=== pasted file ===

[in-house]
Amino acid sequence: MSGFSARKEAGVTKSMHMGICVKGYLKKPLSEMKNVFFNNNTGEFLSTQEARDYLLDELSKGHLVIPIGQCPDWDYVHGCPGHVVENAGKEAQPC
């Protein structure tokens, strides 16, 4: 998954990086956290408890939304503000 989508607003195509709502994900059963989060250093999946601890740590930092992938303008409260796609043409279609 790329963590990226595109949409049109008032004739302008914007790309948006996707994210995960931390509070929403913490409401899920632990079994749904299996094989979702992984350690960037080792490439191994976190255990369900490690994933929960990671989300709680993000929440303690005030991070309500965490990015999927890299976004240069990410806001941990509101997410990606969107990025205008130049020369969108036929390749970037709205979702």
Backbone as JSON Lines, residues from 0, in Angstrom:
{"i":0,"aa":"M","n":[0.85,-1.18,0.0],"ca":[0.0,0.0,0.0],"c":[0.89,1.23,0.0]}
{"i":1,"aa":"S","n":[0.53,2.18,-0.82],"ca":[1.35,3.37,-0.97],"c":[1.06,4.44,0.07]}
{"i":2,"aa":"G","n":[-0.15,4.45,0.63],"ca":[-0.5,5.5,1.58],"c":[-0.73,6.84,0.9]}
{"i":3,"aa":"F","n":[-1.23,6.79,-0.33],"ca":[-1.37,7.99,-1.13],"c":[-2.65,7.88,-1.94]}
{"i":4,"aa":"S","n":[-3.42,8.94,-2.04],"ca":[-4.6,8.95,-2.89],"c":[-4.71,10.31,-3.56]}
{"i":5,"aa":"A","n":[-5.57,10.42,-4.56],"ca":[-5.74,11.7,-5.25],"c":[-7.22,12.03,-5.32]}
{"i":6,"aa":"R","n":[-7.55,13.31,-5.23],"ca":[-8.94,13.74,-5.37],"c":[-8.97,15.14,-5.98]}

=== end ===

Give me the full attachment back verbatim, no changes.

[in-house]
Amino acid sequence: MSGFSARKEAGVTKSMHMGICVKGYLKKPLSEMKNVFFNNNTGEFLSTQEARDYLLDELSKGHLVIPIGQCPDWDYVHGCPGHVVENAGKEAQPC
């Protein structure tokens, strides 16, 4: 998954990086956290408890939304503000 989508607003195509709502994900059963989060250093999946601890740590930092992938303008409260796609043409279609 790329963590990226595109949409049109008032004739302008914007790309948006996707994210995960931390509070929403913490409401899920632990079994749904299996094989979702992984350690960037080792490439191994976190255990369900490690994933929960990671989300709680993000929440303690005030991070309500965490990015999927890299976004240069990410806001941990509101997410990606969107990025205008130049020369969108036929390749970037709205979702």
Backbone as JSON Lines, residues from 0, in Angstrom:
{"i":0,"aa":"M","n":[0.85,-1.18,0.0],"ca":[0.0,0.0,0.0],"c":[0.89,1.23,0.0]}
{"i":1,"aa":"S","n":[0.53,2.18,-0.82],"ca":[1.35,3.37,-0.97],"c":[1.06,4.44,0.07]}
{"i":2,"aa":"G","n":[-0.15,4.45,0.63],"ca":[-0.5,5.5,1.58],"c":[-0.73,6.84,0.9]}
{"i":3,"aa":"F","n":[-1.23,6.79,-0.33],"ca":[-1.37,7.99,-1.13],"c":[-2.65,7.88,-1.94]}
{"i":4,"aa":"S","n":[-3.42,8.94,-2.04],"ca":[-4.6,8.95,-2.89],"c":[-4.71,10.31,-3.56]}
{"i":5,"aa":"A","n":[-5.57,10.42,-4.56],"ca":[-5.74,11.7,-5.25],"c":[-7.22,12.03,-5.32]}
{"i":6,"aa":"R","n":[-7.55,13.31,-5.23],"ca":[-8.94,13.74,-5.37],"c":[-8.97,15.14,-5.98]}